Conservatives are hypocrites, Part I: A critique of political religion from a Libertarian position!

19 Feb

By Qalina Tileli and Evan Zenobia

Individual rights and liberties are the battle cry of Western conservatives and libertarians. In their war on social programs and equality, they accuse all government measures that don’t serve the rich of threatening individual rights, property and freedom. Yet they are also closet theocrats, yearning for the reign of Christian values over our laws and society. This is utter hypocrisy. And we’re going to use their own tools to show it. That’s right. We’re attacking their nonsense with their other nonsense.

I would like to share with you all a few brief thoughts on religion and liberty, and I hope that my writings, while doubtlessly consuming far too much of very valuable time better spent with loved ones or at least laughing at cats, will nevertheless be readable and somewhat interesting. Essentially, I intend to argue that religion, organized as a political force, is counter-positioned to individual liberty. I will begin with a brief theoretical explanation and reinforce my argument with historical examples.

In the very first place, religion calls for a form of obedience. There is almost always a form of ritual worship or adoration of at least one supreme, supernatural being, or at the very least, as in animist cults or more meditation-oriented systems like Buddhism or Chinese philosophies, a ritual adherence to strict rules and customs that regulate behaviour as a means of connection to the divine or supernatural. Without this obedience, the promise of salvation is more distant.

In and of itself, this obedience only constricts the liberty of the individual up to her consent. The individual chooses her faith and chooses to restrict her choice of dress, diet, or whatever else the religion demands. The individual may ignore certain rules, all of them, or convert. And while it is obvious that the way of life in a convent or a monastery is one of strict, prudish routine, and that it could be hardly considered as free as a supermarket, tavern or boardwalk, every member makes the free choice to live that way.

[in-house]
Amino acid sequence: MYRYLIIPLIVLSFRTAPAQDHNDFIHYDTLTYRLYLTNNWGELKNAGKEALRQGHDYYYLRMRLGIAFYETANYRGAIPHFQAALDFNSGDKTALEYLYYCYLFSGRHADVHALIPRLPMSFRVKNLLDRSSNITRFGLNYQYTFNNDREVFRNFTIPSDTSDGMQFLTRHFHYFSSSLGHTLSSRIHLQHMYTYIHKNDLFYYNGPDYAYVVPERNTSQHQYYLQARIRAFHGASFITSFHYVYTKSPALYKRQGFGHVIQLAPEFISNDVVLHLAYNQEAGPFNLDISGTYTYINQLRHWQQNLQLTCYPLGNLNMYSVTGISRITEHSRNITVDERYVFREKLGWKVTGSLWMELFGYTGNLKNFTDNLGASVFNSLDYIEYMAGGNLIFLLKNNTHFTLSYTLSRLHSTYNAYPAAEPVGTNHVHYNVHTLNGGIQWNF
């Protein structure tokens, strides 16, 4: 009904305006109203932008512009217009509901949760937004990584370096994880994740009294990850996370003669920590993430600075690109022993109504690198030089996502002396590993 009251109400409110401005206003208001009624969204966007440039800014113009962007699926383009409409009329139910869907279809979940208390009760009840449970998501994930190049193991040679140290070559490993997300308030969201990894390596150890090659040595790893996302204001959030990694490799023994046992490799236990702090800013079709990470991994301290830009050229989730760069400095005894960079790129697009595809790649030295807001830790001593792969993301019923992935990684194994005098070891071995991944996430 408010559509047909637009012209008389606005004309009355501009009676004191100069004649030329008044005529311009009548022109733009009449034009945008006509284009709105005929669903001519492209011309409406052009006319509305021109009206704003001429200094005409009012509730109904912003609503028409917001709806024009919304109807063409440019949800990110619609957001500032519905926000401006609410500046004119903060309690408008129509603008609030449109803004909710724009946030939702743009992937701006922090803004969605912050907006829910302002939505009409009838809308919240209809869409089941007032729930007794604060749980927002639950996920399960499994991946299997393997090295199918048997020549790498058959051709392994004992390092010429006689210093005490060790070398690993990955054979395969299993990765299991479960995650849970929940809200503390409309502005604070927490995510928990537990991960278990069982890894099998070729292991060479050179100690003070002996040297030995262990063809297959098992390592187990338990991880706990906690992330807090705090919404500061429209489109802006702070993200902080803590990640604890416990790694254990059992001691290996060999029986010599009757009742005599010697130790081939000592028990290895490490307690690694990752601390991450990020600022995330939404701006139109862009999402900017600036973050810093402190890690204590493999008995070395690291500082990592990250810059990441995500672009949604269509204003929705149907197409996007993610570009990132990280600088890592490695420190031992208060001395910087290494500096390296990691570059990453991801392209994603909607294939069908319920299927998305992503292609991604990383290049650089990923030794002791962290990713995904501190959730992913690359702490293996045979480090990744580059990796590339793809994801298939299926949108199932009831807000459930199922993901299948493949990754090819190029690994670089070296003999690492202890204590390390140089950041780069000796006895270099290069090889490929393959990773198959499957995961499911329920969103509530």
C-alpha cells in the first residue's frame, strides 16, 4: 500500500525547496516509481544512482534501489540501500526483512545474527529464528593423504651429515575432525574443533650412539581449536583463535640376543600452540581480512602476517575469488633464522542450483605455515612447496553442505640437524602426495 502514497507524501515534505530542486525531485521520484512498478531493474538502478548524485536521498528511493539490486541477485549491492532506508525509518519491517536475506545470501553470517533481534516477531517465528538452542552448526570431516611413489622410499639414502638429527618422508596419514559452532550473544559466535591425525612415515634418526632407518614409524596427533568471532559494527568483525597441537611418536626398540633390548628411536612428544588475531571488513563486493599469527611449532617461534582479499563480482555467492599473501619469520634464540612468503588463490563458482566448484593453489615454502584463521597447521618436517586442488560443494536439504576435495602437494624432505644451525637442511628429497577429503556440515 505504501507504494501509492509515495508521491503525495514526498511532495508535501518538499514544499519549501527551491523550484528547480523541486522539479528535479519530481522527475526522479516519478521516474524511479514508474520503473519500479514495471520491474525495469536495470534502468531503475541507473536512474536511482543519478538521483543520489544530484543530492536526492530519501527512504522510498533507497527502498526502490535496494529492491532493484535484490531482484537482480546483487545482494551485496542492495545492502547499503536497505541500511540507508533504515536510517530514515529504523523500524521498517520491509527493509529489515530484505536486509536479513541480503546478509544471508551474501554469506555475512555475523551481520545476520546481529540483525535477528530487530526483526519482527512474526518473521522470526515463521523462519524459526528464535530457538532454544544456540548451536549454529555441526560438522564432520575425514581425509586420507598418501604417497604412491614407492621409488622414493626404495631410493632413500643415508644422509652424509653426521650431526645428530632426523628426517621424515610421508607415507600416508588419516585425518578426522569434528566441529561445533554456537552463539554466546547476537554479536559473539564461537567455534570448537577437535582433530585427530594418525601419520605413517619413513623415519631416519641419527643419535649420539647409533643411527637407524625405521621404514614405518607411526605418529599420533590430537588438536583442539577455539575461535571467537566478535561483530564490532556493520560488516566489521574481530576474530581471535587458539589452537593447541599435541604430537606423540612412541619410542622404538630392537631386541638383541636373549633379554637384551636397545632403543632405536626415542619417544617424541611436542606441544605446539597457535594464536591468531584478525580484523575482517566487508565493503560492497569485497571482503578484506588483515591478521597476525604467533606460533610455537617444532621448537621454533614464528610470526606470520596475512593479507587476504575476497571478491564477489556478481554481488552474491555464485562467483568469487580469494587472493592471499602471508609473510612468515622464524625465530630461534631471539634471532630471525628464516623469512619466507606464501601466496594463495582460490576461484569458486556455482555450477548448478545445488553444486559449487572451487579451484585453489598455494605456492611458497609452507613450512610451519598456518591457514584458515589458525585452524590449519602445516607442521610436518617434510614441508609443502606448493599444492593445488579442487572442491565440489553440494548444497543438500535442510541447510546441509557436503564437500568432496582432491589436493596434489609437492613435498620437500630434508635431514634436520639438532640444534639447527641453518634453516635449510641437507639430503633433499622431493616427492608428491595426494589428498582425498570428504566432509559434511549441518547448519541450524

However, adherence to a religion presupposes the supremacy of that faith over all others. The faithful are promised that their way of life, divinely-sanctioned, shall be rewarded with salvation. Therefore, the conviction of the supremacy of the faithful’s position, of the correction of their obedience, naturally leads to the conclusion that everyone should follow the same faith; if the faith is perfect, ordained by a supreme power beyond human comprehension, then why should anyone opt for another? It is defiance to not submit to the perfect faith. Besides, is it not in the interest of the unfaithful that they be brought to the light, to be saved from eternal damnation?

And, at that point, religion, inherently supremacist in the belief of its own perfection, becomes a social project and a collectivist vision. While it remains the choice of the individual to follow the faith to the point he feels correct, the faithful, convinced that theirs is the only righteous path, undertake the mission to turn everyone onto that path. And why not? Those who choose not follow are wrong, and missionary work is in the interest of the common good.

Once religion has become a social project, and once it is assumed that everyone should follow the one true path because it is perfect, it follows that the law should also follow the one true path. After all, why should the laws of men, imperfect as men are, defy the divinely ordained and sanctioned laws of God? Why should laws permit sin? Why should society fall into ignorance and the peril of damnation when the perfect way of life can be written into law? When one assumes her faith to perfect, it becomes difficult to argue against this.

Of course, God’s law often does protect individual liberty and property rights. Commandments banning murder, theft and lying come to mind. However, religion carries a wide and diverse array of rules that limit free choice. Again, when an individual chooses this way of life, there is no threat to the liberty of the people. But legally-enforced religion does.